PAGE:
The American press has published these days, citing officials from their country, that Russia wants to obtain artillery ammunition from North Korea to nourish the Russian cannons deployed in the defensive lines protecting the occupied territories in Ukraine.

North Korea may have tens of millions of Soviet-type artillery grenades in its arsenals, which, despite their age, could change many things on the Ukrainian battlefield.

Russia would also look for anti-tank rockets, which would be very useful in case the current counteroffensive launched by Ukraine broke those three defense lines laid by the Russian army and advanced towards the coast of the Sea of ​​Azov.

The first consequence of the arrival of North Korean ammunition to Ukraine, to equip the Russian army, would be that it could further slow down the counteroffensive of Kiev’s armed forces and even give Russia an offensive advantage.

Secondly, this united ammunition, which is being manufactured against the clock in factories throughout Russia, would allow Moscow to prolong the war at will, in order to gain advantages at a possible negotiating table.

The arrival of North Korean ammunition would force Ukraine’s allies to increase their supplies to kyiv

The arrival of much North Korean ammunition would also force Ukraine’s European allies to exponentially increase their own supply to the kyiv armywith the consequent shortage of national arsenals and greater economic wear and tear on the EU in its support for its Ukrainian partners.

Last July, the Russian Defense Minister, Sergei Shoigu visited North Korea. That trip then aroused Western suspicions about the possible acquisition of North Korean ammunition by Russia in exchange for food and military technology, although both Moscow and Pyongyang denied it.

It was then said that Russia had never been in favor of sharing its military technological secrets with anyone. But circumstances change. Now they need more committed allies who go beyond purchasing their hydrocarbons at low prices, rejecting Western sanctions or supporting Moscow in the UN, the G20 and other international forums.

Advanced technologies for the North Korean nuclear program

Contrary to Belarus, whose value for Russia is more geostrategic than military, North Korea does have material means that could help Moscow in the war. And Russia can supply the impoverished communist dictatorship with food, fuel and the aforementioned advanced technology, specifically that aimed at the manufacture of satellites and nuclear-powered submarines.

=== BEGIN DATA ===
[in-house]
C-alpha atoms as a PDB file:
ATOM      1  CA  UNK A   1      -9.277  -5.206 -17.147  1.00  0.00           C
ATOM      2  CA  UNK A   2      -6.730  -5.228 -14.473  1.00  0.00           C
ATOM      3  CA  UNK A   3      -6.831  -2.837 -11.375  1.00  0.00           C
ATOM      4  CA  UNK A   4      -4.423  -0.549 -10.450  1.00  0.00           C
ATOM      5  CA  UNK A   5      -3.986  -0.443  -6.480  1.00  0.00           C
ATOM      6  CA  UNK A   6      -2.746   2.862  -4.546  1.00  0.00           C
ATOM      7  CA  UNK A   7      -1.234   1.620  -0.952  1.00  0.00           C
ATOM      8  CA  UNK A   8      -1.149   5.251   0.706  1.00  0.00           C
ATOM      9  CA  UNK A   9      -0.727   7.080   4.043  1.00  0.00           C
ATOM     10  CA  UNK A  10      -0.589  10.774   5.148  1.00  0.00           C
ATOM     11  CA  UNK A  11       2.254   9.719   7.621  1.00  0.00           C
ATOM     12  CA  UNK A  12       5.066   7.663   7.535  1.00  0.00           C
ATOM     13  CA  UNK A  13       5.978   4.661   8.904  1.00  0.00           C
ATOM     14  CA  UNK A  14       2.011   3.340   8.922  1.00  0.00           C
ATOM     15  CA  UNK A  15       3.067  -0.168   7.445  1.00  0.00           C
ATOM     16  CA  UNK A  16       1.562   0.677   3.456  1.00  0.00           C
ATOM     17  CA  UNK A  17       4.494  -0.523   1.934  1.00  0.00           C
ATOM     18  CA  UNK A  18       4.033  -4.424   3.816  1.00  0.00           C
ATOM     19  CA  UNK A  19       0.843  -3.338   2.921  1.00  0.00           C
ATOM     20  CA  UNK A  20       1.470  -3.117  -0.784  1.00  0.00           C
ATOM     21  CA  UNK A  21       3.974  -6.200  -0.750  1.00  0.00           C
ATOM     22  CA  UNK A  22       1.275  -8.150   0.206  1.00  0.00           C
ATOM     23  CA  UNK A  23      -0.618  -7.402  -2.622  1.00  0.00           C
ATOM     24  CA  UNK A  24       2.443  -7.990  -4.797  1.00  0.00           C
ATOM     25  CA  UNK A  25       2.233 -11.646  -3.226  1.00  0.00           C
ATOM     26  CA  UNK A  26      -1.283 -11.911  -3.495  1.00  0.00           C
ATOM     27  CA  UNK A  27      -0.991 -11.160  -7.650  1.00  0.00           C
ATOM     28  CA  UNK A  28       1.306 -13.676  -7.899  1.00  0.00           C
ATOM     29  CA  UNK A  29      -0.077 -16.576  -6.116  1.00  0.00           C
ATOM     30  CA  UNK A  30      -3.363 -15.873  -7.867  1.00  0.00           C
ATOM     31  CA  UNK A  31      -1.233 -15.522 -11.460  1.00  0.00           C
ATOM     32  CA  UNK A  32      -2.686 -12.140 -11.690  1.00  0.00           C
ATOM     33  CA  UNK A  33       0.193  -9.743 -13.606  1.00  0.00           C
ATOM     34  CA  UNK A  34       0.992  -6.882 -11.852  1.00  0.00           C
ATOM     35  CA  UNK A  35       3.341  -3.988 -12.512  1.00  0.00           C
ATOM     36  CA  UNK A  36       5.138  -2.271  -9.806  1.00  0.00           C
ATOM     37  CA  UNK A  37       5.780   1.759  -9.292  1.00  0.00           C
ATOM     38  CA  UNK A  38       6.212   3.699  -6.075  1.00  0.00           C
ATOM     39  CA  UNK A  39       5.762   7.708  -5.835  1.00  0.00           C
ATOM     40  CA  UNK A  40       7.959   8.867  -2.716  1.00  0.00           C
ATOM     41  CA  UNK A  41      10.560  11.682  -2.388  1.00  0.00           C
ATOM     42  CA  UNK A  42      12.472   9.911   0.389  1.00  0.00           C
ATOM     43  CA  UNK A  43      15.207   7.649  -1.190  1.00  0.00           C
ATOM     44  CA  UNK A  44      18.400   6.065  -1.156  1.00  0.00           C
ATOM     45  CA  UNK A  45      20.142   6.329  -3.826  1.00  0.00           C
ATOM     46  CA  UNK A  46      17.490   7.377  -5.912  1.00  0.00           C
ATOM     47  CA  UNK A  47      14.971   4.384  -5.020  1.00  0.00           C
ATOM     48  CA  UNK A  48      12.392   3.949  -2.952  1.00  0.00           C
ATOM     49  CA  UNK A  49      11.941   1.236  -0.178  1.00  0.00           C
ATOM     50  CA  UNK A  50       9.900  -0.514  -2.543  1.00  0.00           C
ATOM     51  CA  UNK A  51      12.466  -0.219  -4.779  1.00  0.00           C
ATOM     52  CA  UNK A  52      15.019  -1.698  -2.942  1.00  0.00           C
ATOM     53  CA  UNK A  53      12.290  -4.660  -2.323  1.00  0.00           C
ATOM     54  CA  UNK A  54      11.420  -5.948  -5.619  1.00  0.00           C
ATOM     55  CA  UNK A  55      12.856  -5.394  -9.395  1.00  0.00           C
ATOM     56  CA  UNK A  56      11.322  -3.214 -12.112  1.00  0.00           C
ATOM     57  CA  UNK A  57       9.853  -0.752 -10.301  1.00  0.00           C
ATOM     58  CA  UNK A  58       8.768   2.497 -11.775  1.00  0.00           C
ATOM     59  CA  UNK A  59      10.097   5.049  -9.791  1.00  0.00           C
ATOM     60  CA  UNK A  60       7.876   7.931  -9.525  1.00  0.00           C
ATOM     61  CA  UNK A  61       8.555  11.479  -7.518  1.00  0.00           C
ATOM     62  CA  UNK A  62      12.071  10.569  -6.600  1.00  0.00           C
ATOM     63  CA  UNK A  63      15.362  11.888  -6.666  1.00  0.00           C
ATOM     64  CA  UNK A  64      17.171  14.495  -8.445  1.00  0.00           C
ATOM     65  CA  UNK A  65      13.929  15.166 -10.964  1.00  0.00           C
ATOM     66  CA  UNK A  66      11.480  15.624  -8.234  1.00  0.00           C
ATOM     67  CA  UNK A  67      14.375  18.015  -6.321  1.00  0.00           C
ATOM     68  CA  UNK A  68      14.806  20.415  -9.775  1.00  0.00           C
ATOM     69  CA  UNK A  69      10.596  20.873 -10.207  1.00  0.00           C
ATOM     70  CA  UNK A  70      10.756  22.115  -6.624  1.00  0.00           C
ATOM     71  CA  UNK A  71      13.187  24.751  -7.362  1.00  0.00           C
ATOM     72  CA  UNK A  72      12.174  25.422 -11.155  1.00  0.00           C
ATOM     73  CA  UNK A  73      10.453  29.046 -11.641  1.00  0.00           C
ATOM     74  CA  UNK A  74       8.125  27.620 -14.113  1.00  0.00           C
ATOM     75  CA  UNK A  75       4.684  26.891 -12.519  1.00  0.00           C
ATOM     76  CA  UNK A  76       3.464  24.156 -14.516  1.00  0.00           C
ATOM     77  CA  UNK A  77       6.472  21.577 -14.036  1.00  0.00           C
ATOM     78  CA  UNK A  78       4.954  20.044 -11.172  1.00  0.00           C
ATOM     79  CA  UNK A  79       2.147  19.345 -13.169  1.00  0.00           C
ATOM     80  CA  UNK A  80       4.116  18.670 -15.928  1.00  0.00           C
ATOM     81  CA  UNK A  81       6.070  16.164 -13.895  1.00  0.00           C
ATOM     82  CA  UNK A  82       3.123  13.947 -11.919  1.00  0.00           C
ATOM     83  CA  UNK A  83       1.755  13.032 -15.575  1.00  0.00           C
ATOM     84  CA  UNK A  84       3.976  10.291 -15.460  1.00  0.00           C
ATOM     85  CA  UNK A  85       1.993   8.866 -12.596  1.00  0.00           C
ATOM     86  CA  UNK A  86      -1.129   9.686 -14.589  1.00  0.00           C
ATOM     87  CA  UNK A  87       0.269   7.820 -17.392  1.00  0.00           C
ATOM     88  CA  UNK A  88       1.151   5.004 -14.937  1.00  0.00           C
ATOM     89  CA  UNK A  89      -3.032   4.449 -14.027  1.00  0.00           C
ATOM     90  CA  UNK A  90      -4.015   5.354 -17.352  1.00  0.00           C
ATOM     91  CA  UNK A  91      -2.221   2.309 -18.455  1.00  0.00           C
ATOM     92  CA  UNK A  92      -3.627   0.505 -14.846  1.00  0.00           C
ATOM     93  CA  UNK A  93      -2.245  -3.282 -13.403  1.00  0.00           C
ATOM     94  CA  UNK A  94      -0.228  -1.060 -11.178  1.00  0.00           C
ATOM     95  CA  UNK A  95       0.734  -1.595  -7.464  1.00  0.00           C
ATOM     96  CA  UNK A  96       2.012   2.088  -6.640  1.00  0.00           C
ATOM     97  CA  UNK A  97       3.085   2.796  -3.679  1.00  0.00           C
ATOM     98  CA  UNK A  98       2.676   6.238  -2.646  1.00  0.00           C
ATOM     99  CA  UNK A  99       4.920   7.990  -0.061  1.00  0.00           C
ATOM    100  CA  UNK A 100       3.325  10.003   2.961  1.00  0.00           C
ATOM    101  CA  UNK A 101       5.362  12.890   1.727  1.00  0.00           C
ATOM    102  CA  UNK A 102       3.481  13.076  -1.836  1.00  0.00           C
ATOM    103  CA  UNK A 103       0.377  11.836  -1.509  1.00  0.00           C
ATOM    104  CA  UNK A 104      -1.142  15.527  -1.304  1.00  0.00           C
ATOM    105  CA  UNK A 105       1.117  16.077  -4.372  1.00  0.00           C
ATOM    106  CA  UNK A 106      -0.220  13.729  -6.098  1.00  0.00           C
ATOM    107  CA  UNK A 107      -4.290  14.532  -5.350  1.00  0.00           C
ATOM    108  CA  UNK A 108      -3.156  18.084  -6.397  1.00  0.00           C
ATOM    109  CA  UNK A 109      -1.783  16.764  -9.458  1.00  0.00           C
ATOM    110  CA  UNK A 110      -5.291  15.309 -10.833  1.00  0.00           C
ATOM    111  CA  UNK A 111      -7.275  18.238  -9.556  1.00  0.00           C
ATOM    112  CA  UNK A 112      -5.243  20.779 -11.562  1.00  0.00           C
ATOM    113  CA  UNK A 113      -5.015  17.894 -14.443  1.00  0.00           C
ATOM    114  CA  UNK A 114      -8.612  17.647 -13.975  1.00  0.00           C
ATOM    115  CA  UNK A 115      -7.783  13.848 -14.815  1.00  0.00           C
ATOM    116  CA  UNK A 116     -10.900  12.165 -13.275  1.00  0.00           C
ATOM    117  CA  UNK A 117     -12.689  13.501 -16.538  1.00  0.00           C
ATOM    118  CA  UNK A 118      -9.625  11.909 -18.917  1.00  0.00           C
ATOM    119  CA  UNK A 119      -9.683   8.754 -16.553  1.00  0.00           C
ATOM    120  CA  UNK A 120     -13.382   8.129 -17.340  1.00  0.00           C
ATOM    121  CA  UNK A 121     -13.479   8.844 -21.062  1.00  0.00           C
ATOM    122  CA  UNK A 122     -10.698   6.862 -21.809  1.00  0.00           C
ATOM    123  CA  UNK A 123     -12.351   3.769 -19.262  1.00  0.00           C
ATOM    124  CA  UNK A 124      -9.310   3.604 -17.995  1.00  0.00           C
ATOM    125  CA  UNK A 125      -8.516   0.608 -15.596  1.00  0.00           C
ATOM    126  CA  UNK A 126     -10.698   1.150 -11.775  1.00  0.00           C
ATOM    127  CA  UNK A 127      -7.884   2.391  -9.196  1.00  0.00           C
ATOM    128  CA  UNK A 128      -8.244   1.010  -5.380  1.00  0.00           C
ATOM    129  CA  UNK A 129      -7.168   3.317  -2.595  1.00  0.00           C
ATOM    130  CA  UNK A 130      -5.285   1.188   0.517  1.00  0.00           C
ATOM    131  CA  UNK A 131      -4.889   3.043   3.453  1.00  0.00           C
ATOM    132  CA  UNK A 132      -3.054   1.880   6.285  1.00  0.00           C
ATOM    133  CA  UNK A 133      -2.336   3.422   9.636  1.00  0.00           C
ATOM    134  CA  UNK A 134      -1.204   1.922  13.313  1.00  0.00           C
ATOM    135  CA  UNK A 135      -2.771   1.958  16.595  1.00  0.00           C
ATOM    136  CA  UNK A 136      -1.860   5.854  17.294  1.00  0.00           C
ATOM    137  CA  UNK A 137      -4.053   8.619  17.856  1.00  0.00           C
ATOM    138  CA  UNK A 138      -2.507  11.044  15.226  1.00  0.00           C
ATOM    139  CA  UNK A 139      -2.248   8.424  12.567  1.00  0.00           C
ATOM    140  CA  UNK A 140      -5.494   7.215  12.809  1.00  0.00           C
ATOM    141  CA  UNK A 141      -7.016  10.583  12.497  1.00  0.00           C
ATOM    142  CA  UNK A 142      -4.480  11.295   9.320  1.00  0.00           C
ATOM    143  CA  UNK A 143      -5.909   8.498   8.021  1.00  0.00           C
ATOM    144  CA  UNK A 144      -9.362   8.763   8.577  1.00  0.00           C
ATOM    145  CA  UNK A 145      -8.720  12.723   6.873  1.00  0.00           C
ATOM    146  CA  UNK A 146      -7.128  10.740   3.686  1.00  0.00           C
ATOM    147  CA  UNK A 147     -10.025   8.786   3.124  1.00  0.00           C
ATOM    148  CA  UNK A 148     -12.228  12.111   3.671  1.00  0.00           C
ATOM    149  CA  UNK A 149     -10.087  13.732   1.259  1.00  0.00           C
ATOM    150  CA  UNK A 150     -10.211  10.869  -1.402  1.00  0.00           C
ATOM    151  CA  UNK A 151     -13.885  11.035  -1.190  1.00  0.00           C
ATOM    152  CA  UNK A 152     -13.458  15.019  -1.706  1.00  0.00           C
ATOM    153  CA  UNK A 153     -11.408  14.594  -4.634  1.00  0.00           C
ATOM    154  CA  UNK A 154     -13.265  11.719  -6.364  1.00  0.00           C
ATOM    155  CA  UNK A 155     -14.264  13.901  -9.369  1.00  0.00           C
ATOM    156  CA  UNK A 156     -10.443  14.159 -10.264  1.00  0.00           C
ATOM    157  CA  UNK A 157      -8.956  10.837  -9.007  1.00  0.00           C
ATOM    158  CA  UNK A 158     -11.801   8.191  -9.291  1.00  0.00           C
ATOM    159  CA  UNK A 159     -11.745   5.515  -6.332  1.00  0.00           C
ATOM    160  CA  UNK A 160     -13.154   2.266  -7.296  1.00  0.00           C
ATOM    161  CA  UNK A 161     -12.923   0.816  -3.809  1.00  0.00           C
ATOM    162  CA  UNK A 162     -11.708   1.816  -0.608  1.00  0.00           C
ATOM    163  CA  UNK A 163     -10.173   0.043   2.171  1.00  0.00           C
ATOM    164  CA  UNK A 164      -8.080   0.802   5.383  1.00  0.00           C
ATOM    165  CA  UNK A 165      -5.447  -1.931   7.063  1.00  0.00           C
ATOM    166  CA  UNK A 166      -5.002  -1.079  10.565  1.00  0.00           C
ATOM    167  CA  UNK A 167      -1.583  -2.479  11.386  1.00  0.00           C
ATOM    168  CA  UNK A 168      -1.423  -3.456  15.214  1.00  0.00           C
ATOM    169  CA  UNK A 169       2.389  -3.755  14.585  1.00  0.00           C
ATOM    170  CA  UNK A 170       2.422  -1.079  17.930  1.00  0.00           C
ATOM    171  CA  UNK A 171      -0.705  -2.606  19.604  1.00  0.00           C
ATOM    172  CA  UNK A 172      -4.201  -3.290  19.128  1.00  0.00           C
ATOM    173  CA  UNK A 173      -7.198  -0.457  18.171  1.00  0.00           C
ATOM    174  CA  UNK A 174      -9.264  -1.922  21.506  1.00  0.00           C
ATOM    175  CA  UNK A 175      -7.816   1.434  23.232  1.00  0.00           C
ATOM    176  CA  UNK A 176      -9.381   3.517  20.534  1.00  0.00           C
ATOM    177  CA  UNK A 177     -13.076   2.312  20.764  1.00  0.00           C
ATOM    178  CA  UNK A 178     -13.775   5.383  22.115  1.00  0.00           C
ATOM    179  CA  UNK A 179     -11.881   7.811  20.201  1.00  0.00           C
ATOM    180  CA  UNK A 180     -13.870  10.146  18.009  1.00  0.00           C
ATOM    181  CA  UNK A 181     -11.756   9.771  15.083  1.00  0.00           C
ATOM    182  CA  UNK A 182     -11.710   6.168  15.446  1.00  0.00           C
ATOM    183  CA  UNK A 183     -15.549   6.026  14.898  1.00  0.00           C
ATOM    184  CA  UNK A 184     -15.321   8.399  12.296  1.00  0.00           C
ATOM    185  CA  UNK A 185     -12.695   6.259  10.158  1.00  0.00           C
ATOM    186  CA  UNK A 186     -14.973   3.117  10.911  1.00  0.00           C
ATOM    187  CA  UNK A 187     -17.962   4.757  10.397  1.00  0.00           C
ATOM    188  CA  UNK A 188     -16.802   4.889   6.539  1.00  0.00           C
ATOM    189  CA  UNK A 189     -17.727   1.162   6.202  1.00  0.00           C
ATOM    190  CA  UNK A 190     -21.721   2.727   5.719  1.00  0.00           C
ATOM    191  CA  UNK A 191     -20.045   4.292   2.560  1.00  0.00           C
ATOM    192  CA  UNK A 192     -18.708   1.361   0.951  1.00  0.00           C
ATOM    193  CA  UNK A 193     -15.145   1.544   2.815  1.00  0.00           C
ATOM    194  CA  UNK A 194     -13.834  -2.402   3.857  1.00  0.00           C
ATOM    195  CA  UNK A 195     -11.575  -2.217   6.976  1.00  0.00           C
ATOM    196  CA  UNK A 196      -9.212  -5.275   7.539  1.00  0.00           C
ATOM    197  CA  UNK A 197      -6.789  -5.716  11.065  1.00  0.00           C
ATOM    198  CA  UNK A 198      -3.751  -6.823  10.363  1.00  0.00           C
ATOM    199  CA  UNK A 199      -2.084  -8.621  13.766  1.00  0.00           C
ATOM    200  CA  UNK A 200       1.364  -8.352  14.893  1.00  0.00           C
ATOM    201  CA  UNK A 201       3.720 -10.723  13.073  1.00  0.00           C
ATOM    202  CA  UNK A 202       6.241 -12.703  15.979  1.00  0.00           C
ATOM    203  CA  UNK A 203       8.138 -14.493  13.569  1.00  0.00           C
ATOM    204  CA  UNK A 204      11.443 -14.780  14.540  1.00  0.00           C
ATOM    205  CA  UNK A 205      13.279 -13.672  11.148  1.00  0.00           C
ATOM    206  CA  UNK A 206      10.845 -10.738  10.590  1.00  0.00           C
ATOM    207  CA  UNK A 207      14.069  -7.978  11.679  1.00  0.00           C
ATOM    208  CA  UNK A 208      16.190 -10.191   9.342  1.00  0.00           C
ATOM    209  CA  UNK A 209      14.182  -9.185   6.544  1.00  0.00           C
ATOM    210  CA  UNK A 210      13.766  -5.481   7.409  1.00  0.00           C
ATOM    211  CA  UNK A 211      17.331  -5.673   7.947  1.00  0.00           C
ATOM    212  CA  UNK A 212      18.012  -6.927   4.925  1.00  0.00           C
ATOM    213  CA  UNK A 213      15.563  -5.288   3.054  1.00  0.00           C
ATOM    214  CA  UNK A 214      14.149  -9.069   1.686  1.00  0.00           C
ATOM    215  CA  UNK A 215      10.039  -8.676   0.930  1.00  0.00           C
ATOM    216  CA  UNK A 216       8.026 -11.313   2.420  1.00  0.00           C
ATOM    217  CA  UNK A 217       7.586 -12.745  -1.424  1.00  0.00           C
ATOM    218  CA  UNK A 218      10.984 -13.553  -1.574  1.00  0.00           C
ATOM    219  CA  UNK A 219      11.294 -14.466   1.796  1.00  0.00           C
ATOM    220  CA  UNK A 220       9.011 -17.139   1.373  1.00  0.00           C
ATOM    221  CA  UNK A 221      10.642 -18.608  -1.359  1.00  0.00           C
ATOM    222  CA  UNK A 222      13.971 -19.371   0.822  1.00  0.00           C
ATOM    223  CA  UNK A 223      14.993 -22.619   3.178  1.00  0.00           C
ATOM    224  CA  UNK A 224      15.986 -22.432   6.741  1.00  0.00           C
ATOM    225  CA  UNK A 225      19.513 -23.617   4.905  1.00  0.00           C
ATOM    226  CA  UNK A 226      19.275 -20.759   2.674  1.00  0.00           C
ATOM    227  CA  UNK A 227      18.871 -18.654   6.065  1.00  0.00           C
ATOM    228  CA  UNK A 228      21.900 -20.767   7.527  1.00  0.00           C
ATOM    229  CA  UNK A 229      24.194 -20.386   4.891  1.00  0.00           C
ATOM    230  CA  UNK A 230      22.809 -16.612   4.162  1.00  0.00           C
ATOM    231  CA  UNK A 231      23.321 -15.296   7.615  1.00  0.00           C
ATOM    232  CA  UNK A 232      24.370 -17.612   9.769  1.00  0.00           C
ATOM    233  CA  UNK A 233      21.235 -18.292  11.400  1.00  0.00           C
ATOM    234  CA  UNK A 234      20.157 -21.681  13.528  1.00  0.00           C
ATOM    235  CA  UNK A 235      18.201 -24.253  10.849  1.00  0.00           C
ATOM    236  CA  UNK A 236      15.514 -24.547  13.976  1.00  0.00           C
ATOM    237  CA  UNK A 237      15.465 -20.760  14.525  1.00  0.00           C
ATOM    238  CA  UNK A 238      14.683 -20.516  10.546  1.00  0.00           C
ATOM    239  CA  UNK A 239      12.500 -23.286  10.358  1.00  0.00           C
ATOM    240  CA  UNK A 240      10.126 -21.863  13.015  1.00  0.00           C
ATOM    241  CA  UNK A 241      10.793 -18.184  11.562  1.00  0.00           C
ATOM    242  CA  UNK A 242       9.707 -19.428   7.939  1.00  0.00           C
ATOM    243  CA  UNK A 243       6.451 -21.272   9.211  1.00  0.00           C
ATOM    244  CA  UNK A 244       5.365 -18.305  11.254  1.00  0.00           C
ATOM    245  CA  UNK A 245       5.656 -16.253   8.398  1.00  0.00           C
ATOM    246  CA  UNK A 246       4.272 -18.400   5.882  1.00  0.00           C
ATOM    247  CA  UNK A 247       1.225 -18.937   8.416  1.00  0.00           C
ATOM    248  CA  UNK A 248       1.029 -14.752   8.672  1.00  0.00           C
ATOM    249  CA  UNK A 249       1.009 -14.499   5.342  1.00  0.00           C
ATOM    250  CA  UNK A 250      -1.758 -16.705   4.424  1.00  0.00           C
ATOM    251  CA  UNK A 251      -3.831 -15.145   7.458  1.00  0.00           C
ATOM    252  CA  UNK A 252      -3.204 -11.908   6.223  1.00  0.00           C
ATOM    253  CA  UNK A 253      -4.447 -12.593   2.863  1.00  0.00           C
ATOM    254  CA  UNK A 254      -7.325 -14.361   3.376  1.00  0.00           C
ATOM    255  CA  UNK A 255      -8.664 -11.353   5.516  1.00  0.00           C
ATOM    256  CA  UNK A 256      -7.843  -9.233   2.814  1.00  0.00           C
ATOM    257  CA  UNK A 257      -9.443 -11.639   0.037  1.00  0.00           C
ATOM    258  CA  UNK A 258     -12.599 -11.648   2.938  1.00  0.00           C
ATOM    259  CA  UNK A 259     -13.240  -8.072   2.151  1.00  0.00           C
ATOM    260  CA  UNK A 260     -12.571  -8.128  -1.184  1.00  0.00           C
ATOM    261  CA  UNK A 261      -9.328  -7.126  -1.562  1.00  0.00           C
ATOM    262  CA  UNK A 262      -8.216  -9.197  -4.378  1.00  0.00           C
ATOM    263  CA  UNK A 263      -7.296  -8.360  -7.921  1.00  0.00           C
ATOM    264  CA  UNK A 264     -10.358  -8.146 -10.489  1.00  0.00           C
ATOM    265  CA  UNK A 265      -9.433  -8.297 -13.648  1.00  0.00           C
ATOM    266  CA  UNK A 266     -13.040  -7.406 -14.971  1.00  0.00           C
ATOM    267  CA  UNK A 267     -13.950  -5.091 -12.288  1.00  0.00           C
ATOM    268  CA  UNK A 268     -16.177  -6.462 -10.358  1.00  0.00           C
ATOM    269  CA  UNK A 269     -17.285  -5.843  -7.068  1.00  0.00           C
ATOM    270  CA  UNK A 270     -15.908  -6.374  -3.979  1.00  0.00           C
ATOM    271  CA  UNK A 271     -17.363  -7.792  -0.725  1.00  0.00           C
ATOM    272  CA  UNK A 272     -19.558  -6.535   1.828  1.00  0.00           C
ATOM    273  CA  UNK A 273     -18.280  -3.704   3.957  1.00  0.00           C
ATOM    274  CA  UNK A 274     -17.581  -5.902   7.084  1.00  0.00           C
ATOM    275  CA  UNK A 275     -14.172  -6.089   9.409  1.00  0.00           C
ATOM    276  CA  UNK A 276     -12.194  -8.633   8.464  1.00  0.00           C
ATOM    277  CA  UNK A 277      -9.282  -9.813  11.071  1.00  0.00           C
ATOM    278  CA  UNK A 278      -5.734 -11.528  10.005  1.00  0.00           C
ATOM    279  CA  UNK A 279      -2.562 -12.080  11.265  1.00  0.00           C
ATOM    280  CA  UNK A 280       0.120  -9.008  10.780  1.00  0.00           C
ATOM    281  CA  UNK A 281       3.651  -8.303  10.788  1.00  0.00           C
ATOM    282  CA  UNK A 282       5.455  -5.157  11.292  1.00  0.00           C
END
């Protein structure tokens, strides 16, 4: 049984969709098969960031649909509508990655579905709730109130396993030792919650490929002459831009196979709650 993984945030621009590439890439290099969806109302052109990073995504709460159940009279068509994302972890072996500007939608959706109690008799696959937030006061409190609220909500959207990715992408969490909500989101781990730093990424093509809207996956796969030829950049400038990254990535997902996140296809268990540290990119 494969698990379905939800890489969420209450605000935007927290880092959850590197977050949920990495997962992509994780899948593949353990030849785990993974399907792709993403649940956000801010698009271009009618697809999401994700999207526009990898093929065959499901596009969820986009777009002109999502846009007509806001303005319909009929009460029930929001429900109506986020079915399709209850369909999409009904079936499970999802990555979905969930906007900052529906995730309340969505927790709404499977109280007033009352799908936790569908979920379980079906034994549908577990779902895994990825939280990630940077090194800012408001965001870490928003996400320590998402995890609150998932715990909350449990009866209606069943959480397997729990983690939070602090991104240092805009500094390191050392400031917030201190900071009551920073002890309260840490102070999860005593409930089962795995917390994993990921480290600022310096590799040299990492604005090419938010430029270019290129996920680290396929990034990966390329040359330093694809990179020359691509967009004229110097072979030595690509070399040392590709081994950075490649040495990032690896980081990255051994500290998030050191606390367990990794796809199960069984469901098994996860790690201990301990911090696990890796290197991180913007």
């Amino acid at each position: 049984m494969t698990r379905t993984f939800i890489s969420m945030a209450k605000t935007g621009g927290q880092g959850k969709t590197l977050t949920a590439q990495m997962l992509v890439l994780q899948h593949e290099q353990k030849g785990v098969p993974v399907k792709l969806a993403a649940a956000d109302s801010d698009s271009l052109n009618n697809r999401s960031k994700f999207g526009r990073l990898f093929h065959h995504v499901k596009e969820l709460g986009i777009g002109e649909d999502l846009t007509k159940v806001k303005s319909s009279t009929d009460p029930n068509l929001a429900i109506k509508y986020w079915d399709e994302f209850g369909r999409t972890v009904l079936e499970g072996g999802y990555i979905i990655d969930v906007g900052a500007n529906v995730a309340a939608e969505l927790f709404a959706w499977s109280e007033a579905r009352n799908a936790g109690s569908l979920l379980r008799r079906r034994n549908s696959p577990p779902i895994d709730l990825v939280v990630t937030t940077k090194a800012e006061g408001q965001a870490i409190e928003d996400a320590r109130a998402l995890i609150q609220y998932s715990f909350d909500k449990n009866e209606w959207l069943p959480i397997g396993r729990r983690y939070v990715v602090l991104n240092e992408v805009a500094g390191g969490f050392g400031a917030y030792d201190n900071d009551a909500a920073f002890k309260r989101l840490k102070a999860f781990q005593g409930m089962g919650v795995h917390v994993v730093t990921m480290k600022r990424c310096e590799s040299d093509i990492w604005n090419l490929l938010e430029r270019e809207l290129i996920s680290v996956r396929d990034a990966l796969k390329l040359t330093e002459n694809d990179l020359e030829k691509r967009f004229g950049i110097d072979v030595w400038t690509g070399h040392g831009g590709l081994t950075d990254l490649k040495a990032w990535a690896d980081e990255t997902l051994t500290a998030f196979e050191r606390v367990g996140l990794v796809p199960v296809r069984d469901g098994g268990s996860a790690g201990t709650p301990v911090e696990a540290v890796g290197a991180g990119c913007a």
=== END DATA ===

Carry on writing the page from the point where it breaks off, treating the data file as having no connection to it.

US intelligence has even spoken of Russia being able to provide North Korea with the technology needed to make tactical nuclear bombsfor use in a conventional war theater and with a lower destruction power and therefore susceptible to being used in battles.

Both satellites and such submarines would serve to reinforce the nuclear shield that North Korea began to forge in 2006, when it carried out the first of its six military atomic tests. The pandemic stopped this North Korean nuclear race, but it is expected that at any time Pyongyang could carry out its seventh nuclear test.

Another technological area in which Russia could help North Korea would be adaptation of nuclear warheads to missiles. Although North Korean ballistic missile tests have been successful, it is not so clear that much progress has been made in coupling these atomic warheads to rockets and there the Russians could help a lot.

Russia’s advantages over China

Until now, China had been North Korea’s great ally, its main intermediary and protector when things had gotten heated with South Korea, Japan and the United States. It has also been its main food supplier, after agreements with Seoul and Tokyo to supply rice to Pyongyang in exchange for peace collapsed.

But The alliance with China involves a high dose of monitoring of all North Korean steps and their subordination to the interests of Beijing, pleased with an attack dog like the North Korean regime, with such deterrent effects in Northeast Asia.

With Russia the relationship is one of equality and allows North Korea to snoop outside its burrow with autonomy from what the Chinese comrades are going to say. That is the relationship that Putin wanted to build with Pyongyang when he came to power in Russia in 2000.

The crisis of the 9/11 jihadist attacks in 2001 broke this entire strategy that the Kremlin now wants to revive. And who can stop Moscow from bartering with a country that has remained almost isolated from the world since 1953?